Behind the veil in the Tobacco wars

A Macleans editorial points out that governments’ attitude (at several levels) is hypocritical. That’s what happens when you go light on facts, and heavy on political correctness. The wonder is the politicos think, we presume, that we haven’t noticed. Insulted, we are, as Yoda would say.

Ontario Premier Dalton McGuinty revealed this particular version of political science recently when he was explaining his government’s looming ban on “power walls” — retail displays of cigarettes behind the counters of corner stores. “Science has demonstrated that these power walls are effective at enticing kids [to smoke],” he told reporters this week, “so we want to get beyond that.”

The only science involved here is political science.

Stores that sell cigarettes must not only hide their product from view, but place it in a “single-package dispensing gravity-fed device” with an opening one foot high by two feet wide that can only be seen by the store clerk. In the name of science we are to believe that, like the sight of a lady’s ankle in a previous era, the mere glimpse of a pack of cigarettes will bring on a paroxysm of uncontrollable urges. This isn’t science, it’s political symbolism.

Yes, indeed. The equivalent of a burqua is mandated for the tobacco siren, whose come hither look is too enticing for young Canadians. Meanwhile her twin sisters- alcohol and gambling- are allowed to prance around in the equivalent of skimpy skirts, with navel, thong and whatever else on full display.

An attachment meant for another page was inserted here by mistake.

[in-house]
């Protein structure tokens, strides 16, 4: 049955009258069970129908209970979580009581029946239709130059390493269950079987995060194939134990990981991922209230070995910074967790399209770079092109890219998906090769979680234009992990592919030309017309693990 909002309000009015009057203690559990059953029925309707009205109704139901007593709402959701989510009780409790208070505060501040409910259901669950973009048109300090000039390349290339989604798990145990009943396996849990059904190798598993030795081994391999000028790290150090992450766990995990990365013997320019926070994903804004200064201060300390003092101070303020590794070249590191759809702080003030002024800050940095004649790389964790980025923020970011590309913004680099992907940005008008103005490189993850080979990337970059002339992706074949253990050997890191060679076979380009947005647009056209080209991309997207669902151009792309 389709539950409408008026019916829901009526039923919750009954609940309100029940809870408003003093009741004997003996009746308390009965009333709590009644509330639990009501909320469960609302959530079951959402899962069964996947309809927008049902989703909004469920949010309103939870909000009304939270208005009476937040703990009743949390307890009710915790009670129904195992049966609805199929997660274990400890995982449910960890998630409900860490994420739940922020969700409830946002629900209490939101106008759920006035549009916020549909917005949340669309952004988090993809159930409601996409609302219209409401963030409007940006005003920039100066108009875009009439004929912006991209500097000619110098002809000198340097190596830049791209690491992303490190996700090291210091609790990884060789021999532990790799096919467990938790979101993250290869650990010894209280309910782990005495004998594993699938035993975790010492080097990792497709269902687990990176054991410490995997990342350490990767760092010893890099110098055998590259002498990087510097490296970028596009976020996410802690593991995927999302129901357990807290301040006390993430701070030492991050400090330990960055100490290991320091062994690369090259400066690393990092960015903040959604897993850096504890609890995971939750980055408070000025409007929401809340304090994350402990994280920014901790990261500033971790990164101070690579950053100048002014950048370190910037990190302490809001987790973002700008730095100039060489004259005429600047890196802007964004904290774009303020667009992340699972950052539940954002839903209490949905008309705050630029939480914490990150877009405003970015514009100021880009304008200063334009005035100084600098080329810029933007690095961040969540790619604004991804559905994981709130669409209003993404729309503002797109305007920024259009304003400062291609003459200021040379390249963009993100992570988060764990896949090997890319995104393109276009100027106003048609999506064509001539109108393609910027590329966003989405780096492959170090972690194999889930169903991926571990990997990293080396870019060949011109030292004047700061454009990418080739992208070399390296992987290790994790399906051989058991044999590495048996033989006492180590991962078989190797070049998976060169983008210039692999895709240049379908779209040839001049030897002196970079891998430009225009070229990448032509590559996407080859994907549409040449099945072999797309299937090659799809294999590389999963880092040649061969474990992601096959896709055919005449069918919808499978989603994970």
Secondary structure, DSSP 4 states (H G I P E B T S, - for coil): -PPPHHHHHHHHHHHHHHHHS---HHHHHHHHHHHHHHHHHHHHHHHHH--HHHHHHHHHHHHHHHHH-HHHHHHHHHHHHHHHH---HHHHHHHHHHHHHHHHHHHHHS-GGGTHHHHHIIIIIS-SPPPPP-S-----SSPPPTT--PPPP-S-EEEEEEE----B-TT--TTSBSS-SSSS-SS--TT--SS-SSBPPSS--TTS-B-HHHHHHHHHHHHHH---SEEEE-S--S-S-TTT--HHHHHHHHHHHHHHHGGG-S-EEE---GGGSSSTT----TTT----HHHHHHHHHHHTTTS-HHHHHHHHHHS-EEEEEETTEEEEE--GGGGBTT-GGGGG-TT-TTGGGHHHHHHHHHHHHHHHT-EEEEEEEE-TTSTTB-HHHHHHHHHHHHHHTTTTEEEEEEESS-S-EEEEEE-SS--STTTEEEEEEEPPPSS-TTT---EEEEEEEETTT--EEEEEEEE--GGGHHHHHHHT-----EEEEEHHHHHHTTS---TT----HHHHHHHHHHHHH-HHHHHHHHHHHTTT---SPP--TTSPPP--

Besides regulating tobacco sales, Ontario also has a hand in a few other addictive habits, like gambling and booze. The hugely profitable government-owned Liquor Control Board of Ontario is one of the largest individual purchasers of alcoholic beverages in the world, with a provincial monopoly in hard liquor and dominance in the wine business. LCBO customers are treated to lavish boutique-style stores, Air Miles and even a free glossy magazine. One thing you won’t see in an LCBO: a single-package dispensing gravity-fed device. [link to source]

Nova Scotia is no different. Do they hide VLT’s behind regulated cabinets so their enticing blinking lights are hidden to susceptible eyes? Are our Liquor stores obliged to have tinted windows so dark that no peeping teen can see the temptations within. Why not?

We are not for restricting displays of these products. We are pointing out that governments must think past expedient and popular fascism.


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